“No specific words can express the meaning of tonight’s performance. Rather, these pieces are permeated with our conceptions of ‘the body’ and physical practice. So what your eyes perceive is exactly what our hearts hope to express,” Says Tao Ye, the Choreographer of this stunning piece of art.
Tao Ye has created a visual interpretation of life itself in a beautiful, confronting, simple and compelling contemporary dance piece that took my breath away.
The dancing was strikingly enriched by the accompanied music of Chinese indie-folk-rock composer Xiao He. It was unlike anything I’d ever heard before, and the control of dynamics and changing between tracks was controlled smoothly and appropriately in conjunction with the dance.
There are few words to describe the performance itself, and is something that has to be experienced to truly understand. Act I, entitled “4”, included four dancers who worked in a perfect rhythm that wasn’t quite in sync, but deliberately and charmingly so. Tao Ye’s Choreography encapsulated the emotions surrounding the repetition and insanity of the lives we lead in a fluid, graceful routine.
Each dancer was dressed the same, with their hair covered and faces painted to create the idea that they were genderless. This was a beautiful costuming choice that only added to the suspense and intrigue of the unique routine. Throughout act one, each dancer kept the same distance and formation from each other while gradually growing faster and more desperate. This was done so incredibly well that I didn’t even notice the slow swell and speed of the music until I was already on the edge of my seat, completely swept up in the emotions the dance evoked. Ye’s use of repetition, weight and ease in his choreography enhanced the unspoken yet undeniable message behind the act.
Act II Was very different. Labeled “5”, it consisted of five dancers who, rather than working in sync in sharp formation, came together to work as one. I watched as the five bodies on stage became a liquid, working together at a harmonised pace to create a body of water and fluidity that moved around the stage so smoothly that it looked like a separate force was moving them.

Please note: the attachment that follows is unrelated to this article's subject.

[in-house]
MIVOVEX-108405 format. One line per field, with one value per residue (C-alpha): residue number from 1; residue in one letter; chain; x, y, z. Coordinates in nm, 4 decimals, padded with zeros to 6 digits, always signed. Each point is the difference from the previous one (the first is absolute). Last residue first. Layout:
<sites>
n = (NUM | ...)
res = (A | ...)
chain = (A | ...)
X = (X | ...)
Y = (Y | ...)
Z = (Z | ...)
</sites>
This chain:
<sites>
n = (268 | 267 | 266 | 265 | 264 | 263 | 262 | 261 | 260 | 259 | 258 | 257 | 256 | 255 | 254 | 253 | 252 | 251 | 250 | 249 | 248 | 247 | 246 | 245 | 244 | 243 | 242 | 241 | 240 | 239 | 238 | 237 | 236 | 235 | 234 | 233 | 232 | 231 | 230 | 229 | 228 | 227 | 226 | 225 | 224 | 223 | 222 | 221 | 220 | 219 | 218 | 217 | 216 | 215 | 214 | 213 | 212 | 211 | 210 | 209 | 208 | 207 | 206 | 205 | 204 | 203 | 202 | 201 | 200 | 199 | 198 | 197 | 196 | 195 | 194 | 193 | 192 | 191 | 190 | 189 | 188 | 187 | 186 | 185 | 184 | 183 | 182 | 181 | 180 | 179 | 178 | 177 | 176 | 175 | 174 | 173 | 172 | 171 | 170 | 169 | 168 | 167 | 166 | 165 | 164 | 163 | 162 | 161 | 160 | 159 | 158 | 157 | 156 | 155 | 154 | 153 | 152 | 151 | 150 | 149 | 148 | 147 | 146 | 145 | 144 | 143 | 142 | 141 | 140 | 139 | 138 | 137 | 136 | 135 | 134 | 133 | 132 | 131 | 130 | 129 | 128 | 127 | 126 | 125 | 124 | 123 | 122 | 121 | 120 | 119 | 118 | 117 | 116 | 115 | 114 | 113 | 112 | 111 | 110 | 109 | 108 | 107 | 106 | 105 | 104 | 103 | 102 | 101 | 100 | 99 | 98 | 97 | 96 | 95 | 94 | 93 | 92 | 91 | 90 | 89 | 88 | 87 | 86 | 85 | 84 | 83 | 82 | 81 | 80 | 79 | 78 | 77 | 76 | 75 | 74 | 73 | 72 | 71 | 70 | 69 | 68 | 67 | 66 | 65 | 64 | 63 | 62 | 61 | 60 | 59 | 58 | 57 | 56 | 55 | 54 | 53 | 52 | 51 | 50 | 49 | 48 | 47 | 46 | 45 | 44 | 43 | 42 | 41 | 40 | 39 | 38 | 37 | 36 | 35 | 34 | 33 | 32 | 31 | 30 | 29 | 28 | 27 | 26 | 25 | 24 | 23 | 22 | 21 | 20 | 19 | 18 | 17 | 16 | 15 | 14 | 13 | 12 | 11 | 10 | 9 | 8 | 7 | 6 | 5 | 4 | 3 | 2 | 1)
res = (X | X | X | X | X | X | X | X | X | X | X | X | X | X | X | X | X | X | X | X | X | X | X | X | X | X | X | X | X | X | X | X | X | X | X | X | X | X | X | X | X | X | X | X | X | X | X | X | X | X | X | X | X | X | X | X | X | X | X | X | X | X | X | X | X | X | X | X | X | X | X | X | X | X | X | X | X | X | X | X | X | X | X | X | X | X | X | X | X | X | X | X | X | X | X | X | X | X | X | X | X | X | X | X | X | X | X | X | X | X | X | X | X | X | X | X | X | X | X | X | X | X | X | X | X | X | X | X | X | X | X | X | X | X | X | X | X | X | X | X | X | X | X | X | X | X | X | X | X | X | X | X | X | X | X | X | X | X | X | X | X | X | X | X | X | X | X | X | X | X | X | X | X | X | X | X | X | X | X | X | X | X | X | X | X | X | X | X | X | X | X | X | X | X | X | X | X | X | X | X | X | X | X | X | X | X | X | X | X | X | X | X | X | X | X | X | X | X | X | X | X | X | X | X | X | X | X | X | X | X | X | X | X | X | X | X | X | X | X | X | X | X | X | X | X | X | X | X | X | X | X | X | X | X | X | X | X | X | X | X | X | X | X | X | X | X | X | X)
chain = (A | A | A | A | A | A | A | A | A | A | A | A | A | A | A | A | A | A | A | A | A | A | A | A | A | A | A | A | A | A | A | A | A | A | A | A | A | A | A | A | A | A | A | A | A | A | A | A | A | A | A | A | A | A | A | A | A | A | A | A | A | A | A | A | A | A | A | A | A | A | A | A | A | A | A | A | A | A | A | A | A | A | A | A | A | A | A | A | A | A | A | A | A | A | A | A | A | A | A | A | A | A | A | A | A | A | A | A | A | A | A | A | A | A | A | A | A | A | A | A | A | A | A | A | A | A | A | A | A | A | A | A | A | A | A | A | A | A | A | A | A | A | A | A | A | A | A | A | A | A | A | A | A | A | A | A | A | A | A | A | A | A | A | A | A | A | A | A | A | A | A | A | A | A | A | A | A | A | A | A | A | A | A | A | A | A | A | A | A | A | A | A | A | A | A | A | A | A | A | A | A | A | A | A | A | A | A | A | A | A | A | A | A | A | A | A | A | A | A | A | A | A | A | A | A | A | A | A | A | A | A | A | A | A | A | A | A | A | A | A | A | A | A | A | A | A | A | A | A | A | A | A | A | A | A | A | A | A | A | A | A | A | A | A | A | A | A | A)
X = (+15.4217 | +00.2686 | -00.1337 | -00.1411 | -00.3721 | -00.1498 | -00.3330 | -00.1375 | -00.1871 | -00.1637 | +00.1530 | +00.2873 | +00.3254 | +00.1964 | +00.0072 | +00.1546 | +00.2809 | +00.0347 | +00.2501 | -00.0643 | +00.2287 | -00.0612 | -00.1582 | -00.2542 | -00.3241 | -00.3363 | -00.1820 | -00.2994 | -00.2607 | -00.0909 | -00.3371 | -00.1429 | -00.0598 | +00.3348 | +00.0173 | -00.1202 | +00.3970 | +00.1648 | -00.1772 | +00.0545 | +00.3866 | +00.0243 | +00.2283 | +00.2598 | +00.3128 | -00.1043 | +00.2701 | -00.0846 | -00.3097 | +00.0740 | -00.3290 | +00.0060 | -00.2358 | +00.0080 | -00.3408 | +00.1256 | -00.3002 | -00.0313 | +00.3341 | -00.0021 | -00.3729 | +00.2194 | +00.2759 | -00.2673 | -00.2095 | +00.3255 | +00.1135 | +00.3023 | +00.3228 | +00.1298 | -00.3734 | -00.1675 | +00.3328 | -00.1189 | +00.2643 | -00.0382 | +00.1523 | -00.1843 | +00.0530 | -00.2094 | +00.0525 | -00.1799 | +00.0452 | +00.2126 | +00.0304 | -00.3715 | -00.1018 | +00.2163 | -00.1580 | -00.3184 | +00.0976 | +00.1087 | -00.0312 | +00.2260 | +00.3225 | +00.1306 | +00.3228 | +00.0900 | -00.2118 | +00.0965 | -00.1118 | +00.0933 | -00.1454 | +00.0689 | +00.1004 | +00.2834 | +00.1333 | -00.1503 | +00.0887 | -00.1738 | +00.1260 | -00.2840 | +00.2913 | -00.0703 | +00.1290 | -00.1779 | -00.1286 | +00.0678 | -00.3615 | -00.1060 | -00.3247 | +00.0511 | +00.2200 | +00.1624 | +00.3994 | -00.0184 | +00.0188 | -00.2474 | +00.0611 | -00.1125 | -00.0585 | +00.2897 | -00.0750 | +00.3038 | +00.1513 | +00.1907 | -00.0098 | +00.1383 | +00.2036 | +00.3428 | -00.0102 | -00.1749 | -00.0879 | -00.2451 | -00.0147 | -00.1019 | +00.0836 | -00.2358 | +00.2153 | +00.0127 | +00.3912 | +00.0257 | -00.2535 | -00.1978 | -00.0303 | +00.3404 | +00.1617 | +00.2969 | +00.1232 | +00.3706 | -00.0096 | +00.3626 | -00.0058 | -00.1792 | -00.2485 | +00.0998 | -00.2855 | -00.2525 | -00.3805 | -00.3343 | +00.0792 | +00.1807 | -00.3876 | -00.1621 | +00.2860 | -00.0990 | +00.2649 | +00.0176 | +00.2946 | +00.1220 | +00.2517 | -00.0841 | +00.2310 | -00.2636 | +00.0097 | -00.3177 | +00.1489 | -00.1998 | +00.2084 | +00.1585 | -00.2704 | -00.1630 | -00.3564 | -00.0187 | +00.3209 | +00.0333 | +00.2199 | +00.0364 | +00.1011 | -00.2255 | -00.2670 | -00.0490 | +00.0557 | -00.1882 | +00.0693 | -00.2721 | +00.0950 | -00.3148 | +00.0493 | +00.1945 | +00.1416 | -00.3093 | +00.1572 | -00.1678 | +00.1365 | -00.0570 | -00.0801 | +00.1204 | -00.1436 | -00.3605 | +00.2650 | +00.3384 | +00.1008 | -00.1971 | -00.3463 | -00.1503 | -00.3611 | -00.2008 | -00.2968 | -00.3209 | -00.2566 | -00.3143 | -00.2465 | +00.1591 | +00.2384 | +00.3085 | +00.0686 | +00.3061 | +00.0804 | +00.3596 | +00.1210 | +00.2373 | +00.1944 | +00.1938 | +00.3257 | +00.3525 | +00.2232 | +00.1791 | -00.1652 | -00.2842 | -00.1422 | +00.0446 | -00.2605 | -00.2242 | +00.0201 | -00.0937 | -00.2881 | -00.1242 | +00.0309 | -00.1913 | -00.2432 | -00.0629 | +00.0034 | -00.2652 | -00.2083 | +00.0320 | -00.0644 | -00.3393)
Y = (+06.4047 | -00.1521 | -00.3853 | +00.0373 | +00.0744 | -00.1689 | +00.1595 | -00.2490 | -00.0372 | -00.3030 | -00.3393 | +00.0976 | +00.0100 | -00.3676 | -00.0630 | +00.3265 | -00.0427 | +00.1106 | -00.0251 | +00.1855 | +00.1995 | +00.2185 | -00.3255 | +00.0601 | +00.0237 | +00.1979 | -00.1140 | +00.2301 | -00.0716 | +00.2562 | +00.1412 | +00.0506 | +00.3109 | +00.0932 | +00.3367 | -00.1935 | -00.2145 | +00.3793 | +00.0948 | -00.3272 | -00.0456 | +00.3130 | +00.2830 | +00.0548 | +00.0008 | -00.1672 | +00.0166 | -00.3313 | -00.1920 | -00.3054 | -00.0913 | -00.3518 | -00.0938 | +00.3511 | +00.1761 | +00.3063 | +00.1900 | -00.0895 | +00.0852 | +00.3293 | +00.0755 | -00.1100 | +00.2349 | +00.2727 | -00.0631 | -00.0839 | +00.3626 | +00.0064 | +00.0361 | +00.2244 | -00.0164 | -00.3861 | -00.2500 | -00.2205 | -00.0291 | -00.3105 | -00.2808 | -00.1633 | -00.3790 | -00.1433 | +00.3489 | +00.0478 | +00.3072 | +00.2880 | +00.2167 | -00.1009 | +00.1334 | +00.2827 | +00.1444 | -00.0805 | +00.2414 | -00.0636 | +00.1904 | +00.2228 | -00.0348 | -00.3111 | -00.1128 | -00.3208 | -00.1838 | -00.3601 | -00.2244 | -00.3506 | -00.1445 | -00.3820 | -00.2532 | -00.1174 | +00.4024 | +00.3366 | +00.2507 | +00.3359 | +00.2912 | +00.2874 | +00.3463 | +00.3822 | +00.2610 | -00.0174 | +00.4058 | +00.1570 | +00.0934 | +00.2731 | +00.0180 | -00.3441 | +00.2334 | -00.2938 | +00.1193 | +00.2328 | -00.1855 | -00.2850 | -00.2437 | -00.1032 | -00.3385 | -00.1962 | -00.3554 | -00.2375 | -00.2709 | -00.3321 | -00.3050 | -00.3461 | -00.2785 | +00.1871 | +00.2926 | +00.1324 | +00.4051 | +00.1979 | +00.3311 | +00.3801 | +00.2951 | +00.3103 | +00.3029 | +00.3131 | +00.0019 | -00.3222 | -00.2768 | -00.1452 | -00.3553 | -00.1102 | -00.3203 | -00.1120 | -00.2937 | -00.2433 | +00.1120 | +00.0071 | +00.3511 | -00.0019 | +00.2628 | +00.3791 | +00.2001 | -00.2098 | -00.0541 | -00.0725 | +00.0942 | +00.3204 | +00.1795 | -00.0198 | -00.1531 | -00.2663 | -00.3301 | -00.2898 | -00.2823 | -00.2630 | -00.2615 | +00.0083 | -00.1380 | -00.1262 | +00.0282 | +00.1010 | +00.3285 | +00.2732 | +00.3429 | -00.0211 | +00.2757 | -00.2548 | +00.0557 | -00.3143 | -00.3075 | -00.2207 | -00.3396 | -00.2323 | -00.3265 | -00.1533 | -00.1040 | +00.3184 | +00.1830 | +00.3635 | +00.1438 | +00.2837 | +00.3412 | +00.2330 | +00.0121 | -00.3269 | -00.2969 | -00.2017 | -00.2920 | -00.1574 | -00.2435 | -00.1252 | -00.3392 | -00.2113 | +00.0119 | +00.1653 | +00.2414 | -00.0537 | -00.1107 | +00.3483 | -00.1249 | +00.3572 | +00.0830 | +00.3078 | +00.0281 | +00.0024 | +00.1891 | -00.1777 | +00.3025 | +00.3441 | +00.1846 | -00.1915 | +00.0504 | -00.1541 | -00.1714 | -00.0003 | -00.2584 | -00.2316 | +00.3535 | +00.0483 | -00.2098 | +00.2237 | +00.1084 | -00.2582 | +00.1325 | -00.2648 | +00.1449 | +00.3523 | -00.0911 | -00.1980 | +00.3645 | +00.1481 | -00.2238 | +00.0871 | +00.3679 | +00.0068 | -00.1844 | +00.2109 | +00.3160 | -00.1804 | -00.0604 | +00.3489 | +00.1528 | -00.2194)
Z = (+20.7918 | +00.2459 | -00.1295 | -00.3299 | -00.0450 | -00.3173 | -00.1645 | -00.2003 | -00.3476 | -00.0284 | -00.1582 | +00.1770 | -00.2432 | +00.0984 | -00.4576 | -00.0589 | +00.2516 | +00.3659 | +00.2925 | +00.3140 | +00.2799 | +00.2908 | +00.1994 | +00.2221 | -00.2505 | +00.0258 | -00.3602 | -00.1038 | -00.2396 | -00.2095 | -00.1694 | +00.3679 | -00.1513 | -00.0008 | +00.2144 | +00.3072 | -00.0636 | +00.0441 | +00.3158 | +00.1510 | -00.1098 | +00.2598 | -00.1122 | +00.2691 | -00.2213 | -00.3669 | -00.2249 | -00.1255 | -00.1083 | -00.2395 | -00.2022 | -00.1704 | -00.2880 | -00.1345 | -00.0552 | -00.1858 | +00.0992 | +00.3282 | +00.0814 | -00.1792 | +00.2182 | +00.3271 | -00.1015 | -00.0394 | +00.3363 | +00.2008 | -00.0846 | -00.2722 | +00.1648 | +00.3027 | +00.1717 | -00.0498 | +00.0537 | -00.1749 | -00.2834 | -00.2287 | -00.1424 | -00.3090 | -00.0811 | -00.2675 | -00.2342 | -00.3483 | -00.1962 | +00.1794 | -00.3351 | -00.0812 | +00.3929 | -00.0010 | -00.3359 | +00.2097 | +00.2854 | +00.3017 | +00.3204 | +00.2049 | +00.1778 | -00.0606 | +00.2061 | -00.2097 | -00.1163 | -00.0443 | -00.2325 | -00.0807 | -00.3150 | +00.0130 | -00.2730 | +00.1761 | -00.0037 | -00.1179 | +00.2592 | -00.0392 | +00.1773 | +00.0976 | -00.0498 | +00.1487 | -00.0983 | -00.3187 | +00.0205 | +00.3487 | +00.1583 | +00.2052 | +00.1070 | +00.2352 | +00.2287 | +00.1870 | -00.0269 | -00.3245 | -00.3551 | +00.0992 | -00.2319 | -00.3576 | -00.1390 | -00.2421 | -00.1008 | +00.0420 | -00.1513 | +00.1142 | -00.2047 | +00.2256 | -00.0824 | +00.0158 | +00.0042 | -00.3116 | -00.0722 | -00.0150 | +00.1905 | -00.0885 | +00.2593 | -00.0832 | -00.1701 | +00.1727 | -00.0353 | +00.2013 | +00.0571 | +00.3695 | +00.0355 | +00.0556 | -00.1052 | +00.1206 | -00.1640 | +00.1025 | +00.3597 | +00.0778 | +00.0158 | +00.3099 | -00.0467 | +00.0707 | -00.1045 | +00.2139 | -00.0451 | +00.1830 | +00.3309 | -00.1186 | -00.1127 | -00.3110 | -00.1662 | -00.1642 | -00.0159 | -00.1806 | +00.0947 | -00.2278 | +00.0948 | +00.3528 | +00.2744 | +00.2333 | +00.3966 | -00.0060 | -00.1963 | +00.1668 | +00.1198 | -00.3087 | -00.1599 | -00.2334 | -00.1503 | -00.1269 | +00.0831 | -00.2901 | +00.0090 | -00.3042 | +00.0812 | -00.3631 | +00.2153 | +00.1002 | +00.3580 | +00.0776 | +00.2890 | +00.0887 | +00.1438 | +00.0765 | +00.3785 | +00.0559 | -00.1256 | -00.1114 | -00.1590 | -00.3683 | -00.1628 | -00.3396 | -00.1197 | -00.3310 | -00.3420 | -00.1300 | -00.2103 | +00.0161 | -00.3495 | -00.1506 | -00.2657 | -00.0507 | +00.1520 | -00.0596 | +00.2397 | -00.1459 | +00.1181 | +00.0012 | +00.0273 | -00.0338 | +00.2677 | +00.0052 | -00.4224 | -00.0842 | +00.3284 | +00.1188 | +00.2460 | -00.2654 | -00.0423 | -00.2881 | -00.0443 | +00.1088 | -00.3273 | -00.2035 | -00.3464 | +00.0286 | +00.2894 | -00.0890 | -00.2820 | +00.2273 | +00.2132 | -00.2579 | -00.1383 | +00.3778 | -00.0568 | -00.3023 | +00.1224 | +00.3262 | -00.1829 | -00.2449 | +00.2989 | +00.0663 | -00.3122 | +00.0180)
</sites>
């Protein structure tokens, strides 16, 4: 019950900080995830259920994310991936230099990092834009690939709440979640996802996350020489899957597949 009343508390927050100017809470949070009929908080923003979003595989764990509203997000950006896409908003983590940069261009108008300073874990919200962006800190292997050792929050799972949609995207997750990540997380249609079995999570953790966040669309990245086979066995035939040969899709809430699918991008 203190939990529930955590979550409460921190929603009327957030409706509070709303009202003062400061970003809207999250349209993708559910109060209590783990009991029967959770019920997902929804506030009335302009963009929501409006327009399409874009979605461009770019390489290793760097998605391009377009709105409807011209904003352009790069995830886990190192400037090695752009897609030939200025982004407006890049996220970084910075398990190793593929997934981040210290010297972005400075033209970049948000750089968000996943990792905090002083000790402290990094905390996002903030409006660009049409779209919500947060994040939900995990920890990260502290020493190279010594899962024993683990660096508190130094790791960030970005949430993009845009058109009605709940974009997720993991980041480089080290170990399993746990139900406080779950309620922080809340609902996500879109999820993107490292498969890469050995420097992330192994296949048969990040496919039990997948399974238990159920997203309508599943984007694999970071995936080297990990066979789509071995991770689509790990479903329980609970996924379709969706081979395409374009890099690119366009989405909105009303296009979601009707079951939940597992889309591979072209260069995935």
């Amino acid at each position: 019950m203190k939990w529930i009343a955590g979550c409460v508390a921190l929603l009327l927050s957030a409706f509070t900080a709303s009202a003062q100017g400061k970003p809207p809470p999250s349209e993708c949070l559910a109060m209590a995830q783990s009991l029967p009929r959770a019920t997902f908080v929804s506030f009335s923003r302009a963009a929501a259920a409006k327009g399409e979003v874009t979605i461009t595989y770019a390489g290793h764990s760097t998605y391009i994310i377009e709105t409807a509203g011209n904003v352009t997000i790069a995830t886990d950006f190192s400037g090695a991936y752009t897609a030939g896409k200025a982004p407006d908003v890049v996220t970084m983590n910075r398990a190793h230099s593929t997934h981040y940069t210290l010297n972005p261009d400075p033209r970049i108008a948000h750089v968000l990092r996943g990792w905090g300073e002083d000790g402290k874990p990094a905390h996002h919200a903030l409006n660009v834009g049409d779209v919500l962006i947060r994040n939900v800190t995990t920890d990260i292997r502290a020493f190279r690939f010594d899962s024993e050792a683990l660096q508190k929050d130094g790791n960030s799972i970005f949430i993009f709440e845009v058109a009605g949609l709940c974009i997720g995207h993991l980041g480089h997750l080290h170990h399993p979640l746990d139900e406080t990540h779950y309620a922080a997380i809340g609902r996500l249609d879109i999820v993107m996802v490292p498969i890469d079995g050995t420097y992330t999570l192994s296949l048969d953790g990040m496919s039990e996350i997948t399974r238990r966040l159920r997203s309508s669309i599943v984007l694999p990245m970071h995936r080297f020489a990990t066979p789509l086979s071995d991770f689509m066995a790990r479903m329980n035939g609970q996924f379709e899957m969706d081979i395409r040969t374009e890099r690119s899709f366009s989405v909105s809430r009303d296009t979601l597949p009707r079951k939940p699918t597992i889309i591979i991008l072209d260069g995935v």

The set was stark and simple, Black walls and a white stage. The black walls gave the illusion of space, where the white stage floor enabled every movement the dancers made to be seen as it contrasted beautifully with their dark costumes. The lighting was also blunt and simple, only spotlights and a full stage wash used to illuminate the dancers, but that was all that was needed and any more than that would have been unnecessary and distracting.
Costuming was the only thing that changed, other than Choreography, between the acts. In act II, the face paint and hair covers were removed and the faceless, genderless dancers became individual people, and the costume itself was lighter in colour and material, appropriate for the change of choreography.
My only criticism for the piece is that while the dance was beautiful and captivating, both acts were very repetitive within themselves. If either act had included something out of the ordinary, such as a dancer breaking from the pack to do something solo or with a pair, it would have recaptured everyone’s attention, and potentially created a stronger performance.
Other than this, I was very impressed with how the sound, costume, lighting and set design all came together to enhance the performance itself, I loved the choreography and the grace of the dancers, and I was genuinely captivated by the beautiful performance as a whole. —